Philly Youth Poetry Movement: to influence and nurture young residents through poetry by establishing a gathering space offering cultural workshops, as well as homework tutoring and life-skills mentoring.

Pig Iron Theatre Company: to strengthen the contemporary performing arts scene by launching a two-year training program for actors and directors.

Please Touch Museum: to strengthen Philadelphia’s reputation as an arts destination by producing a weeklong multicultural, multidisciplinary arts festival featuring family-friendly, live entertainment and interactive experiences.

Taller Puertorriqueo: to create personal cultural experiences that connect audiences across cultures and disciplines by producing a series of monthly outdoor performances in the heart of Latino Philadelphia with live feeds to YouTube and Facebook.
Temple Performing Arts Center: to involve and educate public school children in the arts by exposing them to performances and establishing an after-school program where they interact with artists.

theartblog.org: to broaden participation and excitement in the visual-art scene by creating a smart phone app that gives a comprehensive, up-to-date listing of Philadelphia art galleries.

Theatre Alliance of Greater Philadelphia: to expand participation in Philly’s theatrical arts by launching a new audience engagement initiative that includes helping actors interact with residents in their everyday lives.

Tiny Dynamite Productions: to broaden theater audiences by producing A Play, A Pie and A Pint, a U.K. performance phenomenon where residents can stop by after work to enjoy a one-act play, a pie and a beverage for $15.

University of the Arts: to transform Philadelphia’s underutilized South Concourse and inspire citizens to get involved in its redevelopment by sponsoring an international design competition for the walkable area beneath South Broad Street.

Vox Populi: to inspire the community by offering an innovative arts series, Spectrum, that crosses the traditional boundaries of visual art, performance, music, film, video, dance and theater.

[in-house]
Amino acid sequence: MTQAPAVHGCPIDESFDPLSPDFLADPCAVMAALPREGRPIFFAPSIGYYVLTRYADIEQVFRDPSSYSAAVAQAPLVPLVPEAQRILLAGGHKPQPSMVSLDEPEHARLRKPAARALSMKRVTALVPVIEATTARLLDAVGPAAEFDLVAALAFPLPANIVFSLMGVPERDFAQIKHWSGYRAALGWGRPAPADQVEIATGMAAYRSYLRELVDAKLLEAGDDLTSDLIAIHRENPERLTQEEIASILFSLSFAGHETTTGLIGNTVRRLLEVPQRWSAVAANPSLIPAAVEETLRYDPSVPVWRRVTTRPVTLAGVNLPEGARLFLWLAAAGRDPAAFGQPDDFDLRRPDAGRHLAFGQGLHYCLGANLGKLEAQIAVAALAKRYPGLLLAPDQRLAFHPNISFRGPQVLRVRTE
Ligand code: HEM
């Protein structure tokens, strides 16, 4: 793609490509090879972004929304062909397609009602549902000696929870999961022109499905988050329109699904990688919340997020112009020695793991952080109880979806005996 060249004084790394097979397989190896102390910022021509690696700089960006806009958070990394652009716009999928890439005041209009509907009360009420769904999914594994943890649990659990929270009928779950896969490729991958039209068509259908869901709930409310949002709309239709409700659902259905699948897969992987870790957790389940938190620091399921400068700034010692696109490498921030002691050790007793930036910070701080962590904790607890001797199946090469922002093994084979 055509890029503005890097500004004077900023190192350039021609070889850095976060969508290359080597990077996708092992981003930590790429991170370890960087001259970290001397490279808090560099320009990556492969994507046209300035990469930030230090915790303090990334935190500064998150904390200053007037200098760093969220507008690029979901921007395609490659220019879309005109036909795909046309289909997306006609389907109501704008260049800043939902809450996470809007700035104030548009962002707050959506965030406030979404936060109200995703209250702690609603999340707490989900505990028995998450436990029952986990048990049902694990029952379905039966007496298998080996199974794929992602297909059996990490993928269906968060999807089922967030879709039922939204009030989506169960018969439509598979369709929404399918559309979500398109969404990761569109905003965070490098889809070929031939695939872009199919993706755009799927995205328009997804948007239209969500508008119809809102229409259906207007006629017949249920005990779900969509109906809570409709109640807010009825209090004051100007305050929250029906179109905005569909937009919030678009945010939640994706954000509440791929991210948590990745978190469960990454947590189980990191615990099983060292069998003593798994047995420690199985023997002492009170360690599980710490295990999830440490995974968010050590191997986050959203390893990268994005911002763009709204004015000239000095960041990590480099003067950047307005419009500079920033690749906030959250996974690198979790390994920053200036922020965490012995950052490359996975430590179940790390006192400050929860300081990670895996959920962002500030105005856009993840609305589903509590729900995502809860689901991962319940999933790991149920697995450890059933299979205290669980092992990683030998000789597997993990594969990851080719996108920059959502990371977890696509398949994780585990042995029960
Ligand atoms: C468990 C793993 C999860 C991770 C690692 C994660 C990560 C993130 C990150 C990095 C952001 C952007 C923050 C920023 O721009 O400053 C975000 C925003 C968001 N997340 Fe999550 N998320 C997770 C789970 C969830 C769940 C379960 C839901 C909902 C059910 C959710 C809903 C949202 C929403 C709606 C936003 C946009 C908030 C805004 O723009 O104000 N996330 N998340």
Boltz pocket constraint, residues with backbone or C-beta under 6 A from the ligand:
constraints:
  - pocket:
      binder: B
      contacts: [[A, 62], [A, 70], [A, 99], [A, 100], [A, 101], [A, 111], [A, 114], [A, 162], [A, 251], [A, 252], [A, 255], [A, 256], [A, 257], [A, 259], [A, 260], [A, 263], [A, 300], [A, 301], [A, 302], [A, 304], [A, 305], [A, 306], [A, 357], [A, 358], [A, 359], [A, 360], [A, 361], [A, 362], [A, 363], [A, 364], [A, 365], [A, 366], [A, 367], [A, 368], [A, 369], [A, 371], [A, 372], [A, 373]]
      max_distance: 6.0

WXPN Radio, University of Pennsylvania: to build audiences and appreciation for Philadelphia’s vibrant music scene by creating a permanent virtual space for the local music community and producing a concert series and a collection of Web-based musical recordings and videos.


# # #

Media Contacts:

Megan Wendell, Canary Promotion, Philadelphia Knight Foundation Representative, 215-690-4065; megan@canarypromo.com

Marc Fest, Vice President of Communications, Knight Foundation,
305-908-2677; fest@knightfoundation.org

20 Responses to “Sixty-Three finalists named in Knight Arts Challenge Philadelphia”

  1. kevin tibbets says:

    where are the artists, you know, the folks who make art?

    • Joseph F Ruggiero says:

      All of the finalists are fine organizations. But they don`t need money for projects. The Knight Arts Challenge is not seeking new talent, new ideas. There are artis that we have not heard from because there projects are not beeing fund.We need to search out new artis with projects, new unknow prduction co. It is disapointing that you missed this oppurtunity. Hope you can have a expanded vision for the future.

  2. Jude says: